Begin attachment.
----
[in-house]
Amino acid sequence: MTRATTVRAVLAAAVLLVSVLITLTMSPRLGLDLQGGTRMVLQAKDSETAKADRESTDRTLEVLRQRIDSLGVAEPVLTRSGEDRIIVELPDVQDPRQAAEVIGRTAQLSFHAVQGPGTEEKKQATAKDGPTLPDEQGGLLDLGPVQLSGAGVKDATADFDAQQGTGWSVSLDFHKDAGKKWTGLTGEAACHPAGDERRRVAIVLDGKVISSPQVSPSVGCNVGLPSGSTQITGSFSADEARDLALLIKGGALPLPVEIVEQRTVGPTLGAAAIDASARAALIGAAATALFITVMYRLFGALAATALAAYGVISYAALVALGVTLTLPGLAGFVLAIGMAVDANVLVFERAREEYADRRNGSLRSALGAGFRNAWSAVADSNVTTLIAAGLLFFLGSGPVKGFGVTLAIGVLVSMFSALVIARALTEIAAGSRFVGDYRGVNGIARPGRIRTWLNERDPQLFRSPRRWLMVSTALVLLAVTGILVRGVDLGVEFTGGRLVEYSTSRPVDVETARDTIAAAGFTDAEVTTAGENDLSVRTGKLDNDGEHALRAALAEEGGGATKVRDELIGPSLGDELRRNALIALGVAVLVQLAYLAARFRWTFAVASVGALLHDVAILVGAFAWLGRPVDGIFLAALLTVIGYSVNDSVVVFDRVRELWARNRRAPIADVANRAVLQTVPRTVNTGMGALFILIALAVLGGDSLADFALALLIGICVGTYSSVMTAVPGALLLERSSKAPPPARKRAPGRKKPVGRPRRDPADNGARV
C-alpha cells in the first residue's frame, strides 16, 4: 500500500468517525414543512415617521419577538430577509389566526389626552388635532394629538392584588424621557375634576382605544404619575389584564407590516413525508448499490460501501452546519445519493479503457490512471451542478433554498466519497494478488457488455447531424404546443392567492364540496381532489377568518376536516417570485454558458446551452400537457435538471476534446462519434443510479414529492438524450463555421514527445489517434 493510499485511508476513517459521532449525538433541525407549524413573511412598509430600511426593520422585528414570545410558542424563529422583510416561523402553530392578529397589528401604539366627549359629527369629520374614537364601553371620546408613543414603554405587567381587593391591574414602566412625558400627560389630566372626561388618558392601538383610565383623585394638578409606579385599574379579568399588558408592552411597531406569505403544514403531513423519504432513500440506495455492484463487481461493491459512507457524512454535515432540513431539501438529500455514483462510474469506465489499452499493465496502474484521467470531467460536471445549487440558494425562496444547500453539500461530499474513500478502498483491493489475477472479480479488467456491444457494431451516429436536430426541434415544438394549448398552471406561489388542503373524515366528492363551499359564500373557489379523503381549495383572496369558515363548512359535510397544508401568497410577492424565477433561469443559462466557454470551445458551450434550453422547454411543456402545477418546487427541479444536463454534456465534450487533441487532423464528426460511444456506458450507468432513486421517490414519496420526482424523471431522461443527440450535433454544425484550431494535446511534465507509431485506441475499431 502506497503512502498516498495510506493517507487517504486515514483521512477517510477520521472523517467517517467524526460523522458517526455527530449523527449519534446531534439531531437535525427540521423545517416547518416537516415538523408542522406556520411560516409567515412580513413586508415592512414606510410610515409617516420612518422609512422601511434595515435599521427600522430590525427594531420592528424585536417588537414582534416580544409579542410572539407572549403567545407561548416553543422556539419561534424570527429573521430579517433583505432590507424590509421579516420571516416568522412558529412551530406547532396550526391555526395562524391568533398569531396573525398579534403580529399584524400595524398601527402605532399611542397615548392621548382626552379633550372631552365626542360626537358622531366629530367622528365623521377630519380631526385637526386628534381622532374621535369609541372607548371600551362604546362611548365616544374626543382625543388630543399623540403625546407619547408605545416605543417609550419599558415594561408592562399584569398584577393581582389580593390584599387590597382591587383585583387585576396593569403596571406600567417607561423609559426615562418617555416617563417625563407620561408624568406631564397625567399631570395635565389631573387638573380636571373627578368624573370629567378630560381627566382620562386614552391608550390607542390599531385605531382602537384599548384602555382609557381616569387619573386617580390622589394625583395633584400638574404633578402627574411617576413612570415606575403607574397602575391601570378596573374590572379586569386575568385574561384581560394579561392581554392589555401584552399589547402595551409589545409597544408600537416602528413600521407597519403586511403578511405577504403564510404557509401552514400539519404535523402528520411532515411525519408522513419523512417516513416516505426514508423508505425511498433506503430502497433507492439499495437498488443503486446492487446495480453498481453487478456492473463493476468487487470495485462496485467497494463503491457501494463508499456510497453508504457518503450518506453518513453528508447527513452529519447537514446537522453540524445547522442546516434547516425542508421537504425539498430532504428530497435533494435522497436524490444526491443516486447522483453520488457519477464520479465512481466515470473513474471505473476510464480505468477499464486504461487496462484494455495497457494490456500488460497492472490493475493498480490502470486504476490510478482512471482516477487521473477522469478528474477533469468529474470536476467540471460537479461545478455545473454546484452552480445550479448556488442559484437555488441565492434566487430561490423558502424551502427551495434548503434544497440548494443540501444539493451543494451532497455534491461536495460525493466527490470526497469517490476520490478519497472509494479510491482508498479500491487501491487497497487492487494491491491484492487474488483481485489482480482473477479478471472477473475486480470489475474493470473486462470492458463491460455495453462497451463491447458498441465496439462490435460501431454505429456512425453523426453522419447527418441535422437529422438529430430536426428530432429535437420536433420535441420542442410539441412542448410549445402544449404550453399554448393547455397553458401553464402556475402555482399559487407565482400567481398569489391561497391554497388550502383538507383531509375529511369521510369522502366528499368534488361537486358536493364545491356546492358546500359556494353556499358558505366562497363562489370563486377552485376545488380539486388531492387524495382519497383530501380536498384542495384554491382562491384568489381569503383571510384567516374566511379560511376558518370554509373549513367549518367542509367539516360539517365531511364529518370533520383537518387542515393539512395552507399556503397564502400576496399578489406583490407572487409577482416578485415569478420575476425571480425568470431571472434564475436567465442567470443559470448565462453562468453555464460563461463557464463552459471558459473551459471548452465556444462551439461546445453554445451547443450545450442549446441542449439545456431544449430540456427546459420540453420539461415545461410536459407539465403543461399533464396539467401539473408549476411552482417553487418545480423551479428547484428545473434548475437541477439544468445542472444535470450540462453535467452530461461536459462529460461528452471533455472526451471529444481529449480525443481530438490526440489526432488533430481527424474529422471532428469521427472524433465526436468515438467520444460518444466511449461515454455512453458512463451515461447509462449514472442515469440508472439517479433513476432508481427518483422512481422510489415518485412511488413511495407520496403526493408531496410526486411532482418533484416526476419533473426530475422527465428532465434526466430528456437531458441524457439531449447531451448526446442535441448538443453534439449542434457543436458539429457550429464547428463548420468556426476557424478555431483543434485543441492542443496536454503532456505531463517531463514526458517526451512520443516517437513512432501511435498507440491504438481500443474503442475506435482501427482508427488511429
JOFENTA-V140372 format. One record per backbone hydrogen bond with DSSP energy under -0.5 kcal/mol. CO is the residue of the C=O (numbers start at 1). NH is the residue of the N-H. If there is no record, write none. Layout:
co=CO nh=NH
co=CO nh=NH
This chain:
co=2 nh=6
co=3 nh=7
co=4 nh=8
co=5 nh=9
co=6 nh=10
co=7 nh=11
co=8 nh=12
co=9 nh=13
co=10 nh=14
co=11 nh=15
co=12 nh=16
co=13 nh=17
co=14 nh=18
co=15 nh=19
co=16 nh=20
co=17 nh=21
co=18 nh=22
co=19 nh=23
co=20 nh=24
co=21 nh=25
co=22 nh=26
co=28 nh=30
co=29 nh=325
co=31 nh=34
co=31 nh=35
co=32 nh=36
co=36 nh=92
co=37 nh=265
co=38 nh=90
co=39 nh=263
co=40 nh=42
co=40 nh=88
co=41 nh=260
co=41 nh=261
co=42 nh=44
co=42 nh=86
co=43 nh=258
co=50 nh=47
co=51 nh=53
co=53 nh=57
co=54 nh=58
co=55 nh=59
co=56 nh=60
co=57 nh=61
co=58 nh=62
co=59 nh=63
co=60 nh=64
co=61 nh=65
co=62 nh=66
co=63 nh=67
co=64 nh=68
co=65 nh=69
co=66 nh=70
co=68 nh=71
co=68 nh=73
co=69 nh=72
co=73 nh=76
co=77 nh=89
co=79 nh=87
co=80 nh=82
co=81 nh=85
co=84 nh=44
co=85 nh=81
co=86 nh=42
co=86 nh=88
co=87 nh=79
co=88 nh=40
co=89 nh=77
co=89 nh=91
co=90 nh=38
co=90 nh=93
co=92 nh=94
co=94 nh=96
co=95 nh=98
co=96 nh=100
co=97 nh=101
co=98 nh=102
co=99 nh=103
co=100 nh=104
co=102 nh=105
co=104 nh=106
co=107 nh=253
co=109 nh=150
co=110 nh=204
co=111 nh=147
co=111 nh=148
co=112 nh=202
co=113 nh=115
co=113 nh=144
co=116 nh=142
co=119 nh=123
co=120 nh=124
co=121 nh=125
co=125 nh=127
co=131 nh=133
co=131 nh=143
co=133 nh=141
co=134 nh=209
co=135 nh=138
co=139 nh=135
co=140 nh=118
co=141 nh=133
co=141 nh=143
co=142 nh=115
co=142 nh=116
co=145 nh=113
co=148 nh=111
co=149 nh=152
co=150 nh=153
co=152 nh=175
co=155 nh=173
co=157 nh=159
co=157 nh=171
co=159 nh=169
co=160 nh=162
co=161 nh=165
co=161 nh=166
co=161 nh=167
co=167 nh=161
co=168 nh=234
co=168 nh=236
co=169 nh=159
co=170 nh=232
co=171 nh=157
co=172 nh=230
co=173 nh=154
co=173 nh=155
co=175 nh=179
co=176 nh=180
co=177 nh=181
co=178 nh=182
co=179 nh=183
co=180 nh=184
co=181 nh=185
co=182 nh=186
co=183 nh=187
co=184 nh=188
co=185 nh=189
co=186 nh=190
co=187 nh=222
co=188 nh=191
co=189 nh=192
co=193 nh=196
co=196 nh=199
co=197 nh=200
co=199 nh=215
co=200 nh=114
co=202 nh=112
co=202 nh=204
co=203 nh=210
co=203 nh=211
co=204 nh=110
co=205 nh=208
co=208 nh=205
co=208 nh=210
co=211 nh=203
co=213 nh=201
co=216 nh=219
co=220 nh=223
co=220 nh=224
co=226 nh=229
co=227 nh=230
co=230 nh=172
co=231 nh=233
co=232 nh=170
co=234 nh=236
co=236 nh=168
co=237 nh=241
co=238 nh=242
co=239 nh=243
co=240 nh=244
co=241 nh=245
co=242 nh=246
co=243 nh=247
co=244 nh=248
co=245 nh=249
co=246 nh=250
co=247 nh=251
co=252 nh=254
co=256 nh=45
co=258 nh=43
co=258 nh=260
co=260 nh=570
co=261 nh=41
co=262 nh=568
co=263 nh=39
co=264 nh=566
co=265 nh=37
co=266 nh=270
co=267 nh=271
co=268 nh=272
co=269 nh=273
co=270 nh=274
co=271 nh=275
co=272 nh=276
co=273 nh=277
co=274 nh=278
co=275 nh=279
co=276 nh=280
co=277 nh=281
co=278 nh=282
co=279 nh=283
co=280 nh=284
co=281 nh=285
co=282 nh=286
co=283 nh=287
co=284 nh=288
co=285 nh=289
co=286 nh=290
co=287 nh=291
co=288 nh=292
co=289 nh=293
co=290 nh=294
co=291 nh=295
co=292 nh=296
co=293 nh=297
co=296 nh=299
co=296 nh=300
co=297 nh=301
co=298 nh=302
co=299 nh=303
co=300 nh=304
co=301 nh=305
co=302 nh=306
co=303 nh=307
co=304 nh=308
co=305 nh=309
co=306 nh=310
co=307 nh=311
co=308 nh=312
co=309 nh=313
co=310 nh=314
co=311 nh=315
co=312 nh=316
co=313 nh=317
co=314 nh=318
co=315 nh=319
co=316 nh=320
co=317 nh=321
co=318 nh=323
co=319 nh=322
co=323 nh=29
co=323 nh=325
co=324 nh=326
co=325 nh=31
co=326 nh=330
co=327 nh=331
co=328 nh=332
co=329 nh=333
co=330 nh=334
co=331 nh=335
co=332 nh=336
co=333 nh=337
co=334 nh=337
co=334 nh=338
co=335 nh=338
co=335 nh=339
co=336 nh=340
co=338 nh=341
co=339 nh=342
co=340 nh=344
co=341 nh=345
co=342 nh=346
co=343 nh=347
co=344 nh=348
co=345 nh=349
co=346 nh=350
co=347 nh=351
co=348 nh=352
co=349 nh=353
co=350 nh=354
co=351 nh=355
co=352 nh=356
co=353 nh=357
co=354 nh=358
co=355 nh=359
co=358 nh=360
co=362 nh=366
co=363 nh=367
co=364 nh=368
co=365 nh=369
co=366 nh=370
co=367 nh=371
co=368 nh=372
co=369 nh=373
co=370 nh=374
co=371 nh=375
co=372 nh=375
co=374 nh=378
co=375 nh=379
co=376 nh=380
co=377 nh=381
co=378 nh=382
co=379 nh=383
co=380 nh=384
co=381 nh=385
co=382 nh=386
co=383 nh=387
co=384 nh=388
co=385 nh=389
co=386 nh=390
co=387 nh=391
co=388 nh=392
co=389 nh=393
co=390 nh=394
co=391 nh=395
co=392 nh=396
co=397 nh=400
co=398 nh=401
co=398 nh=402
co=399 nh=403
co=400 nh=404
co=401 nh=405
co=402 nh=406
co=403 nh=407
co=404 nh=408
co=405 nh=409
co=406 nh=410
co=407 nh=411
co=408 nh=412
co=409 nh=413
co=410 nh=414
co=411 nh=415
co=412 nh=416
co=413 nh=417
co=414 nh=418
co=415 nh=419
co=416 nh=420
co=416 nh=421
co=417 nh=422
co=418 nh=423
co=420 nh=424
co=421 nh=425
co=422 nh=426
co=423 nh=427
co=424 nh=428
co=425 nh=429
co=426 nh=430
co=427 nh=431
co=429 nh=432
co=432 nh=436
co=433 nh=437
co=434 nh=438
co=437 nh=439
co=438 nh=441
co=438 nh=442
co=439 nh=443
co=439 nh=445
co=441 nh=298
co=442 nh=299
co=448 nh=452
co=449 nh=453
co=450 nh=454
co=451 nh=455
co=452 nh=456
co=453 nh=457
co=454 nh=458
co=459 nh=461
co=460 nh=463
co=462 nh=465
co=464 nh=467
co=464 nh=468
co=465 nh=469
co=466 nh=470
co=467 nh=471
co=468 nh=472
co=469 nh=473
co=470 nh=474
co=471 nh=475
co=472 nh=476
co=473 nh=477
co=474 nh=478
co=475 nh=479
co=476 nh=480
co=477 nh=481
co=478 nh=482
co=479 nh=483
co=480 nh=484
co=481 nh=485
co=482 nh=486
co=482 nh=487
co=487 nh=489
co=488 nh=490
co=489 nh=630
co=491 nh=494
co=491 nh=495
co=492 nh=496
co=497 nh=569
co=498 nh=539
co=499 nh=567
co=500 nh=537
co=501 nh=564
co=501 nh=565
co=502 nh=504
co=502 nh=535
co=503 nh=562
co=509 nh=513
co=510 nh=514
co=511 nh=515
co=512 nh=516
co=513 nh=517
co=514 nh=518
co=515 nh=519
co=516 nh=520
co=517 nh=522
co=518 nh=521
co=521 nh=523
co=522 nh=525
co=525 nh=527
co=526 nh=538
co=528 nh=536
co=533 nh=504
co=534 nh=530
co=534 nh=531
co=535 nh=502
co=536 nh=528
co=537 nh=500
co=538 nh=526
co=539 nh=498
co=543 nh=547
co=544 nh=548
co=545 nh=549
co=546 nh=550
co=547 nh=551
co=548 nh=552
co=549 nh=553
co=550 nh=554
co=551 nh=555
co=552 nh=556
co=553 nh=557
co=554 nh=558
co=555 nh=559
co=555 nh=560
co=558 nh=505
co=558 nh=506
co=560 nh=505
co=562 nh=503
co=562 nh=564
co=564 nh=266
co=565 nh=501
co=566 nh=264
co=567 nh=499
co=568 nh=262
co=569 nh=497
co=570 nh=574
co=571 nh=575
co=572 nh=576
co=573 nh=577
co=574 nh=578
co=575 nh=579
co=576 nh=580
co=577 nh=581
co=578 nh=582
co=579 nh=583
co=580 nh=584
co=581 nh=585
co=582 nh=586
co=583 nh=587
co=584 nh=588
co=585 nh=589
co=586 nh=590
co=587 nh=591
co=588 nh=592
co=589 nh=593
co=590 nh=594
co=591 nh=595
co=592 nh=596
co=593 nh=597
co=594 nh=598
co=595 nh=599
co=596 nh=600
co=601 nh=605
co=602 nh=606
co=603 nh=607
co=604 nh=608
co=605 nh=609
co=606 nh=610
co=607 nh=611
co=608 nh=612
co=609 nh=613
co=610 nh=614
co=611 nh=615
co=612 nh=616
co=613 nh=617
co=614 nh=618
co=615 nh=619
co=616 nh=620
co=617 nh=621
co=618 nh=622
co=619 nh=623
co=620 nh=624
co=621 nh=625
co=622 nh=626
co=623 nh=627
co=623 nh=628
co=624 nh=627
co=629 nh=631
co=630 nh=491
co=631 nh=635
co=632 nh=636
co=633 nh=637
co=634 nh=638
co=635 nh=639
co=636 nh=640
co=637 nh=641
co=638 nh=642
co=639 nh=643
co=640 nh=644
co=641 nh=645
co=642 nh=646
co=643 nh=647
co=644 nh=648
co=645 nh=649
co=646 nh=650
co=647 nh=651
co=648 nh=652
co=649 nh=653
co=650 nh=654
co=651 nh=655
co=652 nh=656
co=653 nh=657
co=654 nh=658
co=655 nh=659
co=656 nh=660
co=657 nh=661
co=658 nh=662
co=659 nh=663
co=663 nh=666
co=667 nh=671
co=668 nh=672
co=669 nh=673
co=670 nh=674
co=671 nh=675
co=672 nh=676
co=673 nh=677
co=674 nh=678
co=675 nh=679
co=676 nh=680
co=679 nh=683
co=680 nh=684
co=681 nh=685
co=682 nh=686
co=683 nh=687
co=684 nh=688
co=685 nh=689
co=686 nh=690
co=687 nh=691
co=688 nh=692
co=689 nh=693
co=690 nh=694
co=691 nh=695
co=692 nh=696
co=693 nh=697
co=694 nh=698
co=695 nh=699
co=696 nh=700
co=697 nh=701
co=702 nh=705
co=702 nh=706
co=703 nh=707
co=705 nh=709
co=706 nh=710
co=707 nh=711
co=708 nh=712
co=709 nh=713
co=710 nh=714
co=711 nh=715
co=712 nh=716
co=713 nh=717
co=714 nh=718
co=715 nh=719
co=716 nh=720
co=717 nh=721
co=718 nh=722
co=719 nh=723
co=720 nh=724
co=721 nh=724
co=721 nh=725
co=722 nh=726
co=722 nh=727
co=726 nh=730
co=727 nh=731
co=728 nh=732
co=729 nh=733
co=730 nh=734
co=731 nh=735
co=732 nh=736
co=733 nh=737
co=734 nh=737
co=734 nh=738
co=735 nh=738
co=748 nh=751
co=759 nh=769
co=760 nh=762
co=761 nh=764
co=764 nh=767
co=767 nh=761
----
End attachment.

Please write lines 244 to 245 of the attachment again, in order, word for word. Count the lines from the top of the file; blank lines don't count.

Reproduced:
co=315 nh=319
co=316 nh=320